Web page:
Taxiway Project Improves Winter Air Travel Efficiency at O’Hare

WSP USA has served as construction manager for more than 75 airport improvement projects as part of the O’Hare Modernization Program in Chicago.

The recent opening of a new taxiway at Chicago’s O’Hare International Airport will ensure that when winter weather returns, aircraft at one of the nation’s busiest hubs will have rapid access to its Central De-Icing Facility.

 

It’s the latest project for the O’Hare Modernization Program (OMP), a comprehensive $8 billion initiative by the Chicago Department of Aviation (CDA) to reconfigure the airfield at O’Hare to reduce delays and increase capacity to meet future aviation needs.

 

“The OMP includes the construction, rehabilitation and reconfiguration of more than 20 miles of airfield to create a more efficient runway/taxiway system,” said Tom Lyon, WSP construction manager. “The upgraded airfield will also accommodate larger A380 aircraft while reducing noise impacts on communities surrounding the airport.”

 

WSP USA, which serves as construction manager for the OMP, oversaw construction management for the $71 million Taxiway Z/J and Tank Farm Road projects, which provides aircraft with a direct route in and out of the new de-icing facility. Marc Faulkner served as the site manager and Hannibal Younan was the lead office engineer for WSP.

img-ohare-airport-tank-farm-road

©WSP USA

Tank Farm Road is a two-lane roadway for vehicle traffic on the O’Hare International Airport property.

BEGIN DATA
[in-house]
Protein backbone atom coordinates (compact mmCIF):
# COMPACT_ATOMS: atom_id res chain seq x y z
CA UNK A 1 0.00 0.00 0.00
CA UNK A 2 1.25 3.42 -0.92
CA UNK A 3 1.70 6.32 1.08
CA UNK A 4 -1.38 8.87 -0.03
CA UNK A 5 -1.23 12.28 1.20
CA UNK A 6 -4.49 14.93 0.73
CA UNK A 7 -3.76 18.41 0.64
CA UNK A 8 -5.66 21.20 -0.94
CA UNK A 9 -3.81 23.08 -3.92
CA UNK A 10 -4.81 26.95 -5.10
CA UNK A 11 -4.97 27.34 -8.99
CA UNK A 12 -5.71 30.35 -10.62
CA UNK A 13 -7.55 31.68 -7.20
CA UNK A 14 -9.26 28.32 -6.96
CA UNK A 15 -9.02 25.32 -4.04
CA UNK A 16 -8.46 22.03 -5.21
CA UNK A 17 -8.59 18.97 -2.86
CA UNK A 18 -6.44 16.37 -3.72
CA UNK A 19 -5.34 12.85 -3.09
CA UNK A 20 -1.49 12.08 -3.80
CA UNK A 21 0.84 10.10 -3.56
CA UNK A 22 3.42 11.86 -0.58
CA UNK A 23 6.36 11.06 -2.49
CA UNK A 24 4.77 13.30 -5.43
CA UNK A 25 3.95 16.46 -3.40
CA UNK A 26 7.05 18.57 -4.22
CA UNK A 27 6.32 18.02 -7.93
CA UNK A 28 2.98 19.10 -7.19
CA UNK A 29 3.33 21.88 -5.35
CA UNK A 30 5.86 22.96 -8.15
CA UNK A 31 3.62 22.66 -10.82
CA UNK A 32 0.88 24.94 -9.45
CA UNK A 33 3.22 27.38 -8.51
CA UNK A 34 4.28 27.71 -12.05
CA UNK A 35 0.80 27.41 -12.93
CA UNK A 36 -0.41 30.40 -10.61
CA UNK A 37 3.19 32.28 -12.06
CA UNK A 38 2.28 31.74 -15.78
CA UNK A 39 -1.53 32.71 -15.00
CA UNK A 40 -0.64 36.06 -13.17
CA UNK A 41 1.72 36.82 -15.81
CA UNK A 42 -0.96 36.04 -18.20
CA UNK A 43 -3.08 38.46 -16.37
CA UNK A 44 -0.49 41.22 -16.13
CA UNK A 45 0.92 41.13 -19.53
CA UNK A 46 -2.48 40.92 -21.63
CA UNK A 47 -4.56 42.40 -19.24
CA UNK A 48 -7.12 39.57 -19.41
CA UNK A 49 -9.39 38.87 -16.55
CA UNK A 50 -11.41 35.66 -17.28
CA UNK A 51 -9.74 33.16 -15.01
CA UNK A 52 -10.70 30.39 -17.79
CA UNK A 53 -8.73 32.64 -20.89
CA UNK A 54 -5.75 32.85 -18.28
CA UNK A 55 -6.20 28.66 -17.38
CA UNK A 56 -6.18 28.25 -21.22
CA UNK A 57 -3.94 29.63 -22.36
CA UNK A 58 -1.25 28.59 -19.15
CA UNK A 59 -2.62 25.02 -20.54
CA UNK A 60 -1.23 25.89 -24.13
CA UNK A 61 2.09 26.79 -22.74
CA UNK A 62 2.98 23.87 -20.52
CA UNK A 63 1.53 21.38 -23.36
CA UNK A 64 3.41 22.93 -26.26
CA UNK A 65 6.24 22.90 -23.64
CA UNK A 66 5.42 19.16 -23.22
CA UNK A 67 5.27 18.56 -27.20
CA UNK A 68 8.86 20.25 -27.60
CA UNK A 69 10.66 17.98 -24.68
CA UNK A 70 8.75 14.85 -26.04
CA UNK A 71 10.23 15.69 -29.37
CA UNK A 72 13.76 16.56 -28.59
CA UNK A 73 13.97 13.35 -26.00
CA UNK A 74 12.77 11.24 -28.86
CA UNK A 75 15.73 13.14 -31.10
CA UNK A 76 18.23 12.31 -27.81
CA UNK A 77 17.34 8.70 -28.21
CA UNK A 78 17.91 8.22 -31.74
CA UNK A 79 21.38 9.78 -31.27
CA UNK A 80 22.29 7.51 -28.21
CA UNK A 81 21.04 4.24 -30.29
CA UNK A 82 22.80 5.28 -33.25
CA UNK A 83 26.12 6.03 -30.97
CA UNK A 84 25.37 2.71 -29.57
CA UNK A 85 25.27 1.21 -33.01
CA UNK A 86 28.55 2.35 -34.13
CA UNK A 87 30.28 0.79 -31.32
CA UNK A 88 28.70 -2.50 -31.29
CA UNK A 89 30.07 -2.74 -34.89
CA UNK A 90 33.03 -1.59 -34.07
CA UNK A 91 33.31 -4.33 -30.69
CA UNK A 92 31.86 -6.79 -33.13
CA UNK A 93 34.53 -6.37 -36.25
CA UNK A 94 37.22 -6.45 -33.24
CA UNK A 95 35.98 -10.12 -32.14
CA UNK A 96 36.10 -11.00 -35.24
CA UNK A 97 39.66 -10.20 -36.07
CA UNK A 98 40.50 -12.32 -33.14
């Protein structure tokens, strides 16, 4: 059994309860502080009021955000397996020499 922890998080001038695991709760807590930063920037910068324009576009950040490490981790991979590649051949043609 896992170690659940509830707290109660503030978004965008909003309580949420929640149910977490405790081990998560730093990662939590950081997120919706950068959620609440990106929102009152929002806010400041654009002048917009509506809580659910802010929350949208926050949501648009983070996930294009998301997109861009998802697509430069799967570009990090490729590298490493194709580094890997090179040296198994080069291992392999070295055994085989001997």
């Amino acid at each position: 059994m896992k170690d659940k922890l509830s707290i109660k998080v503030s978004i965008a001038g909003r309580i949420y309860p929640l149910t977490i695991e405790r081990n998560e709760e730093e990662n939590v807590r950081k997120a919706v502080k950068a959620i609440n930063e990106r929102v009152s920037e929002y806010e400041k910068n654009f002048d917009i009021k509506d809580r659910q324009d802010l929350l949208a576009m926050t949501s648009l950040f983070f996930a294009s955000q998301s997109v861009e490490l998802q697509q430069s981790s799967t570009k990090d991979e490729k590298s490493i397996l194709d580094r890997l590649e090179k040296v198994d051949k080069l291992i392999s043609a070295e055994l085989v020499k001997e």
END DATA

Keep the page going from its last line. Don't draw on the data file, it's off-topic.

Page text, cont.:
Efficient Access

The 8.35-million-square-foot Centralized De-icing Facility features 20 bays and was designed to help aircraft cycle more quickly through the pre-flight de-icing process, reducing passenger wait times and delays caused by cold, icy winter conditions. In a city known for its harsh winters, that is a significant upgrade for efficient operations.

 

But a state-of-the-art de-icing facility was only part of the equation. Next came the need to create a direct, efficient route for aircraft to access and depart the facility easily and safely.

 

Taxiways Z and J are each over 1,900 feet in length and are comprised of approximately 39,500 square yards of 19-inch-thick Portland cement concrete paving. Tank Farm Road is an on-airport, two-lane roadway for vehicle traffic. The projects were constructed over the course of two years and were deemed substantially complete in late 2019.

 

Initially, Taxiway Z/J served as a bypass for airport traffic, and its opening allowed for the demolition of Taxiways T and SS.

 

“Not only did the Taxiways provide direct access to the De-Icing Facility, but they also provided the airport with a taxi route around the construction site as an enabling project for Runway 9C-27C,” Lyon said. “Eventually, Taxiway Z will be a major taxiway allowing aircraft access to the Central De-Icing Facility from the north airfield, rerouting ground vehicles and taxiing aircraft around the approaches and FAA navigational aids of the two runways.” 

Coordinated Effort

In addition to construction of Tank Farm Road, the project required a re-route of the underground jet fuel lines, which would run immediately adjacent to Tank Farm Road. The existing Perimeter Road was relocated out and around the taxiways, allowing the service road to be routed along the west side of the airfield from the northwest Tank Farm all the way to the terminal core.